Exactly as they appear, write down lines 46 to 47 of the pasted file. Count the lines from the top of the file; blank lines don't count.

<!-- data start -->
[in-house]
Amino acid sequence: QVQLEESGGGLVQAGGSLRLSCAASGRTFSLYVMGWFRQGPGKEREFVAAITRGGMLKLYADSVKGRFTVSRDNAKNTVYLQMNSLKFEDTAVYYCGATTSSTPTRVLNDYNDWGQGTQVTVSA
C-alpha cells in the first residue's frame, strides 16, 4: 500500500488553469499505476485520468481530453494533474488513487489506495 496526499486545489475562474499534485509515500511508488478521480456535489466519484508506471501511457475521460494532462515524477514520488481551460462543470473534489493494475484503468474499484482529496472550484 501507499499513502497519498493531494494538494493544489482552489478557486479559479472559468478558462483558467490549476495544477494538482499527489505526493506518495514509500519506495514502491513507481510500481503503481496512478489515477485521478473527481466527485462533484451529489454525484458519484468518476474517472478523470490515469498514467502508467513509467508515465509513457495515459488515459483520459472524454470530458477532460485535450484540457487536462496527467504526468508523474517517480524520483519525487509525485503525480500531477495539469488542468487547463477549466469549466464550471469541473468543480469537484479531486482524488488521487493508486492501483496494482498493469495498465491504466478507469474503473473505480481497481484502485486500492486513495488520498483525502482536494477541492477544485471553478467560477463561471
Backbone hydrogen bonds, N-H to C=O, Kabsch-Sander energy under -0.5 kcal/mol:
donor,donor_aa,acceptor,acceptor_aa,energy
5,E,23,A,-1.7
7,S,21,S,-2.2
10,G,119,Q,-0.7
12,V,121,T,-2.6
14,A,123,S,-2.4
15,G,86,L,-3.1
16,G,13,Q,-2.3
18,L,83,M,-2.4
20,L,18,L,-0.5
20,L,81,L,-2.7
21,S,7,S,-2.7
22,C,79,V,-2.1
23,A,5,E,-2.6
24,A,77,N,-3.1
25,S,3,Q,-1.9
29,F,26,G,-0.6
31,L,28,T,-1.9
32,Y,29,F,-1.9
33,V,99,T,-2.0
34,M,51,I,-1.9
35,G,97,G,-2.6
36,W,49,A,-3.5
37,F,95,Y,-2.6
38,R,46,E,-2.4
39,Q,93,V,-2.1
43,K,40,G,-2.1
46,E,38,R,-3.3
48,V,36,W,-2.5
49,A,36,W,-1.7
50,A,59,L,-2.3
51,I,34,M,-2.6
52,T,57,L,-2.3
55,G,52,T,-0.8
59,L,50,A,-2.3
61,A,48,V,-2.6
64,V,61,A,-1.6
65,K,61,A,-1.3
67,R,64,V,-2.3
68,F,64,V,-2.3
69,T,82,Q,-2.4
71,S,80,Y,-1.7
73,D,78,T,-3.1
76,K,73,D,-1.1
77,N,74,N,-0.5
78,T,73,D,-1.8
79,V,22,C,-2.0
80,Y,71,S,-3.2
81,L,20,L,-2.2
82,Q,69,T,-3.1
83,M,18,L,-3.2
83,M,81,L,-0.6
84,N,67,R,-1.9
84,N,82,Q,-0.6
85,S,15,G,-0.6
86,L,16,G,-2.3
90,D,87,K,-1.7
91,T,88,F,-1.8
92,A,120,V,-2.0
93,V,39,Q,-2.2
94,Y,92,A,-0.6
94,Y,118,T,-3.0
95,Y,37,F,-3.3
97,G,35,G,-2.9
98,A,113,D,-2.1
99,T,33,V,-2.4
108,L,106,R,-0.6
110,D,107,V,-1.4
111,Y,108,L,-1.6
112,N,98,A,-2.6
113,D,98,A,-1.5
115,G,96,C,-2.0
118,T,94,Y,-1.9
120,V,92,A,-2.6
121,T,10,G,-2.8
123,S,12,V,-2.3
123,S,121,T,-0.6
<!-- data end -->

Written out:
71,S,80,Y,-1.7
73,D,78,T,-3.1